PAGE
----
Note:  Do not rely on this information. It is very old.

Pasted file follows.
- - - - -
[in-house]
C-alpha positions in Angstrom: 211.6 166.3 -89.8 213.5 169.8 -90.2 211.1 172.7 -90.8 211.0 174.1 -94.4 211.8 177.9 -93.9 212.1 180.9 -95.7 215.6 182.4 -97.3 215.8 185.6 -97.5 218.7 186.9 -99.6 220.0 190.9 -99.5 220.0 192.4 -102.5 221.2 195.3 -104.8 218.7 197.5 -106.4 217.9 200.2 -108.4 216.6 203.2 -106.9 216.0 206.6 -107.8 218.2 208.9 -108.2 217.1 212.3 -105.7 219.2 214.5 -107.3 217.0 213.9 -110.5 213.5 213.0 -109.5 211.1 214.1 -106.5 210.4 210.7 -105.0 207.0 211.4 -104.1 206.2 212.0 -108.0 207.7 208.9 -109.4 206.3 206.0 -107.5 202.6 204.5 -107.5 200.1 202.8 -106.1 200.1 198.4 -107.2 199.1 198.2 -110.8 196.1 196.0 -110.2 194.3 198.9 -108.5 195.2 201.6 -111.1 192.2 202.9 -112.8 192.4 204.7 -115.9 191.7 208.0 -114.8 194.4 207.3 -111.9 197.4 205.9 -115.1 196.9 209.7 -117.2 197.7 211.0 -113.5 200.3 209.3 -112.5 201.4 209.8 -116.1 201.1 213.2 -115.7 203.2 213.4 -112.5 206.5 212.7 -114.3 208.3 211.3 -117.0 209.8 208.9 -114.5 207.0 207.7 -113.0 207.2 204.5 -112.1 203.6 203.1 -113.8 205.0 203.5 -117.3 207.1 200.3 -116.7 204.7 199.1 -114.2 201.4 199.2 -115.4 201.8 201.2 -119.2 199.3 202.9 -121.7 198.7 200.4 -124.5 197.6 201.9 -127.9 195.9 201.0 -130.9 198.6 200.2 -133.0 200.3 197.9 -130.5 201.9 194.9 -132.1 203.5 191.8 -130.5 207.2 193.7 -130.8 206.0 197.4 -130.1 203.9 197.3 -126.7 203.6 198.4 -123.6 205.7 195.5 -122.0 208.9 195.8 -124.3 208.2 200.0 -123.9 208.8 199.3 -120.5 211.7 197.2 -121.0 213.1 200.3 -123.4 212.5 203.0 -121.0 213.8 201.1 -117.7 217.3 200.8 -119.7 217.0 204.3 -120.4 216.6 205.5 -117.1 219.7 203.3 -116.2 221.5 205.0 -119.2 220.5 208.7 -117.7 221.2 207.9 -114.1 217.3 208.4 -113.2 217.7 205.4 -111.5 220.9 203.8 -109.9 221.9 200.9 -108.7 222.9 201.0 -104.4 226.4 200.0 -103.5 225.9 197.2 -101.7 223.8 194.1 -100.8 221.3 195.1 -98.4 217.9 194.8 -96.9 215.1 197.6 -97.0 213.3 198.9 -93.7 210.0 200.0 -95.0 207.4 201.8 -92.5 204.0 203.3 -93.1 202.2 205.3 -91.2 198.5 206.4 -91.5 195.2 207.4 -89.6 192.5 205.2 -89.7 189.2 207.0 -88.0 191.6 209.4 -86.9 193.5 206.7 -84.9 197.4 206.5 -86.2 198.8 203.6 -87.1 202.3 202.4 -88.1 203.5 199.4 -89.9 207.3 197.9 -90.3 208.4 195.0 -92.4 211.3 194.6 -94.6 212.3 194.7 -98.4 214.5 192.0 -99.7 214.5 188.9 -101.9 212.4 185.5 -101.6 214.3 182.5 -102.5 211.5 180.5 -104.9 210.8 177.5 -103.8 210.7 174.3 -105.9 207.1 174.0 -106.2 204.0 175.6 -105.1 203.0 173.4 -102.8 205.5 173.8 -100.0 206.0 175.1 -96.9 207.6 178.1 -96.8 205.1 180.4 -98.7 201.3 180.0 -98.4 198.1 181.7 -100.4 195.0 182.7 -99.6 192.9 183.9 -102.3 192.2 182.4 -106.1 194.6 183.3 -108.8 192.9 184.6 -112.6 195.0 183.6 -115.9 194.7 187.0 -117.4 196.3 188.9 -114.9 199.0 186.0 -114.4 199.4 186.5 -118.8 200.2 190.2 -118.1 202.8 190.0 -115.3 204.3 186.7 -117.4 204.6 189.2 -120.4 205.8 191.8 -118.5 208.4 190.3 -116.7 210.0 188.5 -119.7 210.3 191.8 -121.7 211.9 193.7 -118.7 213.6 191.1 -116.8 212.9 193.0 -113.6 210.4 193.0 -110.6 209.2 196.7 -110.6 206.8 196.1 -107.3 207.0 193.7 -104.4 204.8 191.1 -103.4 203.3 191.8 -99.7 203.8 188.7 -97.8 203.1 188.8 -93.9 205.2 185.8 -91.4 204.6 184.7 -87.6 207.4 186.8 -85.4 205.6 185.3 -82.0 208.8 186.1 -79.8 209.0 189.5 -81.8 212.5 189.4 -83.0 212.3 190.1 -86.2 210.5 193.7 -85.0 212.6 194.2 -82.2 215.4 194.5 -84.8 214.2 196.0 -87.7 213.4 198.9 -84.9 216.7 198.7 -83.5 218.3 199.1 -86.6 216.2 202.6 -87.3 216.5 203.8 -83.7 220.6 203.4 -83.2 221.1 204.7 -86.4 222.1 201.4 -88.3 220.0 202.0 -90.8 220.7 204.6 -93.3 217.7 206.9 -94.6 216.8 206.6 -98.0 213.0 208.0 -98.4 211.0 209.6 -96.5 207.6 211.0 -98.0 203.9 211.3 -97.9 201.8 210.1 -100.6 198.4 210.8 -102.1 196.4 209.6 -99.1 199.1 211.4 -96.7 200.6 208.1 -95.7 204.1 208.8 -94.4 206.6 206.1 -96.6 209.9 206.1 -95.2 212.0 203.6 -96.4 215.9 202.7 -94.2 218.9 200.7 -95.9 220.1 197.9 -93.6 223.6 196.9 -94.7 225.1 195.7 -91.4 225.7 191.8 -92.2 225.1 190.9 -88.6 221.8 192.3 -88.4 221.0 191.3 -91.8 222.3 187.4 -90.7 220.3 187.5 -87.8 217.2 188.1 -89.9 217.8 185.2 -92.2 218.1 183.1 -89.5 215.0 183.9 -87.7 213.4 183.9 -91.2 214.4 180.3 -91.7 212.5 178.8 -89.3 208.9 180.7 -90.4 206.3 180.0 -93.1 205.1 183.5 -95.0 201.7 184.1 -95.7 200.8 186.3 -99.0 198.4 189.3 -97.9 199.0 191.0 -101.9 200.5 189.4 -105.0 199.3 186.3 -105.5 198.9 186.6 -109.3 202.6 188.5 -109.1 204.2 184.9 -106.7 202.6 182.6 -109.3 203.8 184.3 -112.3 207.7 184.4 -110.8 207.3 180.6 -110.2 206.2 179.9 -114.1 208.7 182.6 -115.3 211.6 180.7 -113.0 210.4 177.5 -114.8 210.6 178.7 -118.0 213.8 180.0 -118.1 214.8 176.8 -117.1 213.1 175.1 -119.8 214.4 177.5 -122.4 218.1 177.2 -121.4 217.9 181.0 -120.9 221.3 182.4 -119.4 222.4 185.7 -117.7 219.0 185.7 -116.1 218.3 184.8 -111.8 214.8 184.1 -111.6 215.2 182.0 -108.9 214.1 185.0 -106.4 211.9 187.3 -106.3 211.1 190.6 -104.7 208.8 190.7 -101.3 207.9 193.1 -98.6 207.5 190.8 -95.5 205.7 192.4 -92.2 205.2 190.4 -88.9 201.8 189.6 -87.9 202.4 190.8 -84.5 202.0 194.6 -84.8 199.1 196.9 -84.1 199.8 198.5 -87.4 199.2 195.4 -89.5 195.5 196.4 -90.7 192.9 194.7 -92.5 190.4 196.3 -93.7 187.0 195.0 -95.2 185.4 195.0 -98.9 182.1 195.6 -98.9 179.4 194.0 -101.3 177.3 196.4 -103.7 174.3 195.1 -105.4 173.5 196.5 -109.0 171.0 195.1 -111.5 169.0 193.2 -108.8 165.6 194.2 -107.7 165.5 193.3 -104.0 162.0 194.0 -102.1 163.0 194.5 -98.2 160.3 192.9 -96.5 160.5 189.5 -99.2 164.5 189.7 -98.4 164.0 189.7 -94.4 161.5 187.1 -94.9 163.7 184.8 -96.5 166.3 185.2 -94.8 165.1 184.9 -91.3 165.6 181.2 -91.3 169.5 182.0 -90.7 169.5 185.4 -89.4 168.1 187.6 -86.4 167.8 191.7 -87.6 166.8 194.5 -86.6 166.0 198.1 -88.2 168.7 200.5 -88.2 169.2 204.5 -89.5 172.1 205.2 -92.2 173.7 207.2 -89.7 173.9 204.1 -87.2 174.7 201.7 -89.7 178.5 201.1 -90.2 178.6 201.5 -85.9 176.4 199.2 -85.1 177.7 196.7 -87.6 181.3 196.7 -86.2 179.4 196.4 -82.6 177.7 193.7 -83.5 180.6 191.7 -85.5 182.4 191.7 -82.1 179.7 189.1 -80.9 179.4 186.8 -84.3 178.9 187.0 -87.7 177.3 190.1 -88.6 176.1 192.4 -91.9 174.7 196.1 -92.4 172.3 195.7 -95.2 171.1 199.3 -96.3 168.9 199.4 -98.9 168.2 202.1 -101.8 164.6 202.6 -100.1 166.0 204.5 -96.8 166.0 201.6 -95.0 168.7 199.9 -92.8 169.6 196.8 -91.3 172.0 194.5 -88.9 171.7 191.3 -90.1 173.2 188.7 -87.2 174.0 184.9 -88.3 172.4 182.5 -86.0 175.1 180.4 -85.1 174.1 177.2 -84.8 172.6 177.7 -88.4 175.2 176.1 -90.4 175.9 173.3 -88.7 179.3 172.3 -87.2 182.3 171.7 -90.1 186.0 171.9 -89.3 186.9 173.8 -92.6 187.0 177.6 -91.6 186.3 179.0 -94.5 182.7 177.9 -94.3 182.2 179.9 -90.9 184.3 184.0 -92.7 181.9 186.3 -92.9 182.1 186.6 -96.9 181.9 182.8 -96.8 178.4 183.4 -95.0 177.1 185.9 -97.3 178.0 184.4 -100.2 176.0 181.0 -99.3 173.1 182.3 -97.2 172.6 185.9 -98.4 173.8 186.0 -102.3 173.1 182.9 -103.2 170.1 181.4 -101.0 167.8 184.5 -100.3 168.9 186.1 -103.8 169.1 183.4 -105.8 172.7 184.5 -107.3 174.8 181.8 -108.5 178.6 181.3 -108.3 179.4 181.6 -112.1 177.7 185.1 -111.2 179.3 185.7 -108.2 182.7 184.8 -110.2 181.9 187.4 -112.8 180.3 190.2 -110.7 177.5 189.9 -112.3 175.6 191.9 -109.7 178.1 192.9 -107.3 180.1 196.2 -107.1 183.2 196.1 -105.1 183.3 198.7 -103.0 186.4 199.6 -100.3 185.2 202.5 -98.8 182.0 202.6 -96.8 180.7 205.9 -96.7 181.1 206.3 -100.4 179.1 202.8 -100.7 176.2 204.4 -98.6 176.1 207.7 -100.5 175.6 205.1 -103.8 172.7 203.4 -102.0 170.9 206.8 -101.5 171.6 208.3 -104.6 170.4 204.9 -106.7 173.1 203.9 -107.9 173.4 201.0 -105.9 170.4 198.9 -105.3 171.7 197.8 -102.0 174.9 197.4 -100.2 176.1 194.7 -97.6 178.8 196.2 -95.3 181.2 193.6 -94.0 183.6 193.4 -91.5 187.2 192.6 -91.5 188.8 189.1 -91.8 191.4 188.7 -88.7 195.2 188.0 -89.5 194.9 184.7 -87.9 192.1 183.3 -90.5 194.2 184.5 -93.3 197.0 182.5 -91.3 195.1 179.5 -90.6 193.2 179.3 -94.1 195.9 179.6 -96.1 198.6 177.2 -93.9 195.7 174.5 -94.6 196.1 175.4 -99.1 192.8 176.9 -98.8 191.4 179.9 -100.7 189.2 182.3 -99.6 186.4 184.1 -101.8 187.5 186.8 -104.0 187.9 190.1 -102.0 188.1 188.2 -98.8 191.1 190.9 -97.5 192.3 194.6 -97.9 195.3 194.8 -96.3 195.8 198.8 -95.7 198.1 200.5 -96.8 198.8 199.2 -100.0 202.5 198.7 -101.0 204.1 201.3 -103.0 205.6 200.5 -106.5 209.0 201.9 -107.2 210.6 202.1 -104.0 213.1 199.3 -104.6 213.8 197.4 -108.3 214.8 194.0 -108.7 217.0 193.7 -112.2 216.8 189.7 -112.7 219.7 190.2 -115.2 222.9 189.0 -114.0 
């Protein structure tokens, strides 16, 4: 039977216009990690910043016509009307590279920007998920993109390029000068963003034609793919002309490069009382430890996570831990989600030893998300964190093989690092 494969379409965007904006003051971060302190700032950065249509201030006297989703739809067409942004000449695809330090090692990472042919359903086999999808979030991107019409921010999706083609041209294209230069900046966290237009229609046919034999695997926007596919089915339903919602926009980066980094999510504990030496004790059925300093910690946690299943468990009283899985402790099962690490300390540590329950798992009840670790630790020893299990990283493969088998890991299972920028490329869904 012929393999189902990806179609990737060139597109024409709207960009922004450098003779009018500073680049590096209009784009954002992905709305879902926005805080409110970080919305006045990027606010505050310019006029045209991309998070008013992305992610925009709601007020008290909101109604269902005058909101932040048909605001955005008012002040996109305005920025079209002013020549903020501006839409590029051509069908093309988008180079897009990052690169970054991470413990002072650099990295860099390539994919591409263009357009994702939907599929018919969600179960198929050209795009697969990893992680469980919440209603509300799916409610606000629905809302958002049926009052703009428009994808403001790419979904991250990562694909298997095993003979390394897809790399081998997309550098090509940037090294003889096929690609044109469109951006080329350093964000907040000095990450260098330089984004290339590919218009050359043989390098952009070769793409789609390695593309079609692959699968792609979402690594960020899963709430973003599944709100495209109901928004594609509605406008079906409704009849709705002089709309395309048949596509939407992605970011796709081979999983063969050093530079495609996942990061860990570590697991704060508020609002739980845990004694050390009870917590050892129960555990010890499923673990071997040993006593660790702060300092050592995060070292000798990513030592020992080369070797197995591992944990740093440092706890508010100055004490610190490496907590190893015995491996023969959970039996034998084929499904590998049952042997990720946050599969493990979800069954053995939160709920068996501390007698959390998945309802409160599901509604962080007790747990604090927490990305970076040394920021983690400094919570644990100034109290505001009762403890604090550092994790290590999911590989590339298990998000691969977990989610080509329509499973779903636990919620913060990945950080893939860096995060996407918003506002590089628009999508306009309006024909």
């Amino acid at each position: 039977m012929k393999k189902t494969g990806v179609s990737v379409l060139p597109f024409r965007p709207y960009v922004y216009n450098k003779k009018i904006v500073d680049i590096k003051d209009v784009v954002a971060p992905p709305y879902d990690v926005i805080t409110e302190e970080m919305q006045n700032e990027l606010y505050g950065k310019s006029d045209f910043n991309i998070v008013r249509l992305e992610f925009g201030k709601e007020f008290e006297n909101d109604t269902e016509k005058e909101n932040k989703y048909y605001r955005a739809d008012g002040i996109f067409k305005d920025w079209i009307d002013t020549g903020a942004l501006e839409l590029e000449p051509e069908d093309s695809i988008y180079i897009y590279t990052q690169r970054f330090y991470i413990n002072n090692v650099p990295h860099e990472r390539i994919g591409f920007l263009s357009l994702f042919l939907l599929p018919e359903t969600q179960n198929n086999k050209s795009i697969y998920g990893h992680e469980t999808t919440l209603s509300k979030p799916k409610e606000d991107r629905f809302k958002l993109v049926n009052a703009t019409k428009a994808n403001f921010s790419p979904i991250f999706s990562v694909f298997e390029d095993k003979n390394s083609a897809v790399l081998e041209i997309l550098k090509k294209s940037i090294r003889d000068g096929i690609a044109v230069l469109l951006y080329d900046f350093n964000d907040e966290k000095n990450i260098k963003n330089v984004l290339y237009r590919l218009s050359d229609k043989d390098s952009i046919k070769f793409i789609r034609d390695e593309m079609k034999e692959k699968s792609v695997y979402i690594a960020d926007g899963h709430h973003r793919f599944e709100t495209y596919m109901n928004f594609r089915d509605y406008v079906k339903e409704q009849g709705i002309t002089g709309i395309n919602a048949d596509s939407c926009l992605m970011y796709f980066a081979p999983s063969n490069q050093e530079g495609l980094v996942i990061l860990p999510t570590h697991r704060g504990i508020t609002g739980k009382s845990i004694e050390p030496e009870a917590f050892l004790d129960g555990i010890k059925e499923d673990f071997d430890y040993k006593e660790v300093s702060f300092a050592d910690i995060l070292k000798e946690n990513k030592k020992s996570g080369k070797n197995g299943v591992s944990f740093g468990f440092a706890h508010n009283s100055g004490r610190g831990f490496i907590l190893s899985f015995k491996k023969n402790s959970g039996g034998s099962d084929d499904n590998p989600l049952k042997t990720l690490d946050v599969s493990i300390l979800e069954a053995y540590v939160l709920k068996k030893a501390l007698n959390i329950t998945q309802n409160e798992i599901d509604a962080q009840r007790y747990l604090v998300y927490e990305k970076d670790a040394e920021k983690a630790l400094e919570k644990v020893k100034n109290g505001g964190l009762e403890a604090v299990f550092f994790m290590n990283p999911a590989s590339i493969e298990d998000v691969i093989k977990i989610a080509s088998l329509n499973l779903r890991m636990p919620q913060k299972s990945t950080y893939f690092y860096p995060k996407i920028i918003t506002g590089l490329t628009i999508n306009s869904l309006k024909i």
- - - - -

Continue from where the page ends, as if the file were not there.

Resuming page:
Caryopsis (from the Greek caruon, a nut; opsis, resemblance) is the characteristic fruit of the grasses. It is composed of two, or more rarely, of three, carpels united into a one-chambered superior ovary containing one seed, which so completely fills it that the coats of the seed are adherent to the walls of the ovary. The whole of the grain, or small dry fruit, is often miscalled a "seed." It differs from the achene (q.v.) in being syncarpous, and from the cypsela (q.v.) and nut (q.v.) in being superior. The deep groove, frequent down one side of the caryopsis, marks the union of the two carpels. Nardus, and some other grasses, are exceptional, in having a monocarpellary fruit, which is consequently an achene.